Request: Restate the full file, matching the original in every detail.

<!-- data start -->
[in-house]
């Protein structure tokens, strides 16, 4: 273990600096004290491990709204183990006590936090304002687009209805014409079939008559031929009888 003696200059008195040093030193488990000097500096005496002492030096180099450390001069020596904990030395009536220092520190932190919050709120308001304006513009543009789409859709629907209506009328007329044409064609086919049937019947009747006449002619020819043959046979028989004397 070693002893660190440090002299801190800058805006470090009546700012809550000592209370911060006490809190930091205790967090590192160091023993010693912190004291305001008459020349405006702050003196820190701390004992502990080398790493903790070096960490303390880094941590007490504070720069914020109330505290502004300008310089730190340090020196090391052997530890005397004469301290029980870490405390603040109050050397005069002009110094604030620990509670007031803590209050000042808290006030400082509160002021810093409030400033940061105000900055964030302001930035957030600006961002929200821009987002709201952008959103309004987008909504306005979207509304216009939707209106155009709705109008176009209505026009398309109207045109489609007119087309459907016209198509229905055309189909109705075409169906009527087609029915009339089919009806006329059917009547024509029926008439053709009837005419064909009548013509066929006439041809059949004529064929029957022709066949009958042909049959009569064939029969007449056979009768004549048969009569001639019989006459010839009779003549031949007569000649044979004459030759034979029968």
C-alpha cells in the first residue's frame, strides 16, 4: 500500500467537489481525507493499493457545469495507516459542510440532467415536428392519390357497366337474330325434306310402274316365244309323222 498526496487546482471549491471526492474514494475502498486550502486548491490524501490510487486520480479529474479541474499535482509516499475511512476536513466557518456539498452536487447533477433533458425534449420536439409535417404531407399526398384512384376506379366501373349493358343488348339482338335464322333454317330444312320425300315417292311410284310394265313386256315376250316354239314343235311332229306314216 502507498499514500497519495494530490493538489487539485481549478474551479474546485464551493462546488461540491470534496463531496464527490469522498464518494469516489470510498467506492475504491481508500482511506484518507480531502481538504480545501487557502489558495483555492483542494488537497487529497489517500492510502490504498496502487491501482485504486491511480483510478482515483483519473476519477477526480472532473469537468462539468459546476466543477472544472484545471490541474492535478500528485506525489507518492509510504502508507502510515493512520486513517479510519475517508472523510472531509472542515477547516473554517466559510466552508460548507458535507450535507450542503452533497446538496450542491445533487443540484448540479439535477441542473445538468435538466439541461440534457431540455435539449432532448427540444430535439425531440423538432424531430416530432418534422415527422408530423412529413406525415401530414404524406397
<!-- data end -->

[in-house]
């Protein structure tokens, strides 16, 4: 273990600096004290491990709204183990006590936090304002687009209805014409079939008559031929009888 003696200059008195040093030193488990000097500096005496002492030096180099450390001069020596904990030395009536220092520190932190919050709120308001304006513009543009789409859709629907209506009328007329044409064609086919049937019947009747006449002619020819043959046979028989004397 070693002893660190440090002299801190800058805006470090009546700012809550000592209370911060006490809190930091205790967090590192160091023993010693912190004291305001008459020349405006702050003196820190701390004992502990080398790493903790070096960490303390880094941590007490504070720069914020109330505290502004300008310089730190340090020196090391052997530890005397004469301290029980870490405390603040109050050397005069002009110094604030620990509670007031803590209050000042808290006030400082509160002021810093409030400033940061105000900055964030302001930035957030600006961002929200821009987002709201952008959103309004987008909504306005979207509304216009939707209106155009709705109008176009209505026009398309109207045109489609007119087309459907016209198509229905055309189909109705075409169906009527087609029915009339089919009806006329059917009547024509029926008439053709009837005419064909009548013509066929006439041809059949004529064929029957022709066949009958042909049959009569064939029969007449056979009768004549048969009569001639019989006459010839009779003549031949007569000649044979004459030759034979029968």
C-alpha cells in the first residue's frame, strides 16, 4: 500500500467537489481525507493499493457545469495507516459542510440532467415536428392519390357497366337474330325434306310402274316365244309323222 498526496487546482471549491471526492474514494475502498486550502486548491490524501490510487486520480479529474479541474499535482509516499475511512476536513466557518456539498452536487447533477433533458425534449420536439409535417404531407399526398384512384376506379366501373349493358343488348339482338335464322333454317330444312320425300315417292311410284310394265313386256315376250316354239314343235311332229306314216 502507498499514500497519495494530490493538489487539485481549478474551479474546485464551493462546488461540491470534496463531496464527490469522498464518494469516489470510498467506492475504491481508500482511506484518507480531502481538504480545501487557502489558495483555492483542494488537497487529497489517500492510502490504498496502487491501482485504486491511480483510478482515483483519473476519477477526480472532473469537468462539468459546476466543477472544472484545471490541474492535478500528485506525489507518492509510504502508507502510515493512520486513517479510519475517508472523510472531509472542515477547516473554517466559510466552508460548507458535507450535507450542503452533497446538496450542491445533487443540484448540479439535477441542473445538468435538466439541461440534457431540455435539449432532448427540444430535439425531440423538432424531430416530432418534422415527422408530423412529413406525415401530414404524406397